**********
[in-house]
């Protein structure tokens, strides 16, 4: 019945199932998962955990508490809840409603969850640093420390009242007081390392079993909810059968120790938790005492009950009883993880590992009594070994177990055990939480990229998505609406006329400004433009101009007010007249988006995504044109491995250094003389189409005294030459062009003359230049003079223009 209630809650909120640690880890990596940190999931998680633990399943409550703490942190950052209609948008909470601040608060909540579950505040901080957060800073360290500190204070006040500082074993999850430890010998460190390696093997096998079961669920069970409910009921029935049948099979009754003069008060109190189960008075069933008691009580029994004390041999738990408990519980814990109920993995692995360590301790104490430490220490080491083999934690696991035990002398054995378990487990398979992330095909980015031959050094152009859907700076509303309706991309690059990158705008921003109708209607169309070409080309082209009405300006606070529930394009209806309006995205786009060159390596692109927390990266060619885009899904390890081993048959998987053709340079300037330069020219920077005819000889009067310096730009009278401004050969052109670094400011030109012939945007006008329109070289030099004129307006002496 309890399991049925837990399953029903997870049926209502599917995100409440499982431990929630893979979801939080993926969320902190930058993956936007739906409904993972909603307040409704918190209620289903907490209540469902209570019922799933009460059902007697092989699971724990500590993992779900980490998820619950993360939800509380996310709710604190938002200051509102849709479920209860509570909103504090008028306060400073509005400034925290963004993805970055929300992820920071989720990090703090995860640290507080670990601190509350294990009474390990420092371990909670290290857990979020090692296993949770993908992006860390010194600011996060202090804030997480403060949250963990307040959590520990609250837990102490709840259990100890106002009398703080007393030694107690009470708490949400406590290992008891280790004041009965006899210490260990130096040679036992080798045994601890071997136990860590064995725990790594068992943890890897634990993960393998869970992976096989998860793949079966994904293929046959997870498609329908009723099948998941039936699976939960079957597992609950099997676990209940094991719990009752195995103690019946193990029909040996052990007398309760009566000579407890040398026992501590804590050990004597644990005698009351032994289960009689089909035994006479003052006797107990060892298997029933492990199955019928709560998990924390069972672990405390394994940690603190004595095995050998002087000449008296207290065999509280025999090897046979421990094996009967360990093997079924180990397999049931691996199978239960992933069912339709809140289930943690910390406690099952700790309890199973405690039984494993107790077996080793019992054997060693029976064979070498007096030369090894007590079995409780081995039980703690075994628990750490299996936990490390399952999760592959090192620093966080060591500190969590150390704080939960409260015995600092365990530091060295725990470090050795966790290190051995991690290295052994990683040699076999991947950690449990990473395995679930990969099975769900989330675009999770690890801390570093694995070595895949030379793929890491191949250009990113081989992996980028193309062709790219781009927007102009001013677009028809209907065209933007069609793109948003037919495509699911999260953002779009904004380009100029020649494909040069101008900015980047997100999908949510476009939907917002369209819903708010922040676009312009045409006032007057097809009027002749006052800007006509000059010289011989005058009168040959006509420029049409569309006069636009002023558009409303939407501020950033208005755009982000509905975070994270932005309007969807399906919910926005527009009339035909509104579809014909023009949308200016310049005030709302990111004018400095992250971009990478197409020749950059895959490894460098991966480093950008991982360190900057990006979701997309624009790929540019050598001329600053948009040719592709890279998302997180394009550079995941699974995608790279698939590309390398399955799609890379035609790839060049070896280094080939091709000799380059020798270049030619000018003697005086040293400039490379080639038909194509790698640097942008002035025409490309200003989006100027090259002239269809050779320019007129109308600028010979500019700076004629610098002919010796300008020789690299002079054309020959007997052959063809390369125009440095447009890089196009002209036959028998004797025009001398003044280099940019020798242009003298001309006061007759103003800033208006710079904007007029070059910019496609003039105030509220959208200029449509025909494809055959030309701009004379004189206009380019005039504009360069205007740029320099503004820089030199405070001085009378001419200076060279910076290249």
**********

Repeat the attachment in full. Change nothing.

[in-house]
């Protein structure tokens, strides 16, 4: 019945199932998962955990508490809840409603969850640093420390009242007081390392079993909810059968120790938790005492009950009883993880590992009594070994177990055990939480990229998505609406006329400004433009101009007010007249988006995504044109491995250094003389189409005294030459062009003359230049003079223009 209630809650909120640690880890990596940190999931998680633990399943409550703490942190950052209609948008909470601040608060909540579950505040901080957060800073360290500190204070006040500082074993999850430890010998460190390696093997096998079961669920069970409910009921029935049948099979009754003069008060109190189960008075069933008691009580029994004390041999738990408990519980814990109920993995692995360590301790104490430490220490080491083999934690696991035990002398054995378990487990398979992330095909980015031959050094152009859907700076509303309706991309690059990158705008921003109708209607169309070409080309082209009405300006606070529930394009209806309006995205786009060159390596692109927390990266060619885009899904390890081993048959998987053709340079300037330069020219920077005819000889009067310096730009009278401004050969052109670094400011030109012939945007006008329109070289030099004129307006002496 309890399991049925837990399953029903997870049926209502599917995100409440499982431990929630893979979801939080993926969320902190930058993956936007739906409904993972909603307040409704918190209620289903907490209540469902209570019922799933009460059902007697092989699971724990500590993992779900980490998820619950993360939800509380996310709710604190938002200051509102849709479920209860509570909103504090008028306060400073509005400034925290963004993805970055929300992820920071989720990090703090995860640290507080670990601190509350294990009474390990420092371990909670290290857990979020090692296993949770993908992006860390010194600011996060202090804030997480403060949250963990307040959590520990609250837990102490709840259990100890106002009398703080007393030694107690009470708490949400406590290992008891280790004041009965006899210490260990130096040679036992080798045994601890071997136990860590064995725990790594068992943890890897634990993960393998869970992976096989998860793949079966994904293929046959997870498609329908009723099948998941039936699976939960079957597992609950099997676990209940094991719990009752195995103690019946193990029909040996052990007398309760009566000579407890040398026992501590804590050990004597644990005698009351032994289960009689089909035994006479003052006797107990060892298997029933492990199955019928709560998990924390069972672990405390394994940690603190004595095995050998002087000449008296207290065999509280025999090897046979421990094996009967360990093997079924180990397999049931691996199978239960992933069912339709809140289930943690910390406690099952700790309890199973405690039984494993107790077996080793019992054997060693029976064979070498007096030369090894007590079995409780081995039980703690075994628990750490299996936990490390399952999760592959090192620093966080060591500190969590150390704080939960409260015995600092365990530091060295725990470090050795966790290190051995991690290295052994990683040699076999991947950690449990990473395995679930990969099975769900989330675009999770690890801390570093694995070595895949030379793929890491191949250009990113081989992996980028193309062709790219781009927007102009001013677009028809209907065209933007069609793109948003037919495509699911999260953002779009904004380009100029020649494909040069101008900015980047997100999908949510476009939907917002369209819903708010922040676009312009045409006032007057097809009027002749006052800007006509000059010289011989005058009168040959006509420029049409569309006069636009002023558009409303939407501020950033208005755009982000509905975070994270932005309007969807399906919910926005527009009339035909509104579809014909023009949308200016310049005030709302990111004018400095992250971009990478197409020749950059895959490894460098991966480093950008991982360190900057990006979701997309624009790929540019050598001329600053948009040719592709890279998302997180394009550079995941699974995608790279698939590309390398399955799609890379035609790839060049070896280094080939091709000799380059020798270049030619000018003697005086040293400039490379080639038909194509790698640097942008002035025409490309200003989006100027090259002239269809050779320019007129109308600028010979500019700076004629610098002919010796300008020789690299002079054309020959007997052959063809390369125009440095447009890089196009002209036959028998004797025009001398003044280099940019020798242009003298001309006061007759103003800033208006710079904007007029070059910019496609003039105030509220959208200029449509025909494809055959030309701009004379004189206009380019005039504009360069205007740029320099503004820089030199405070001085009378001419200076060279910076290249």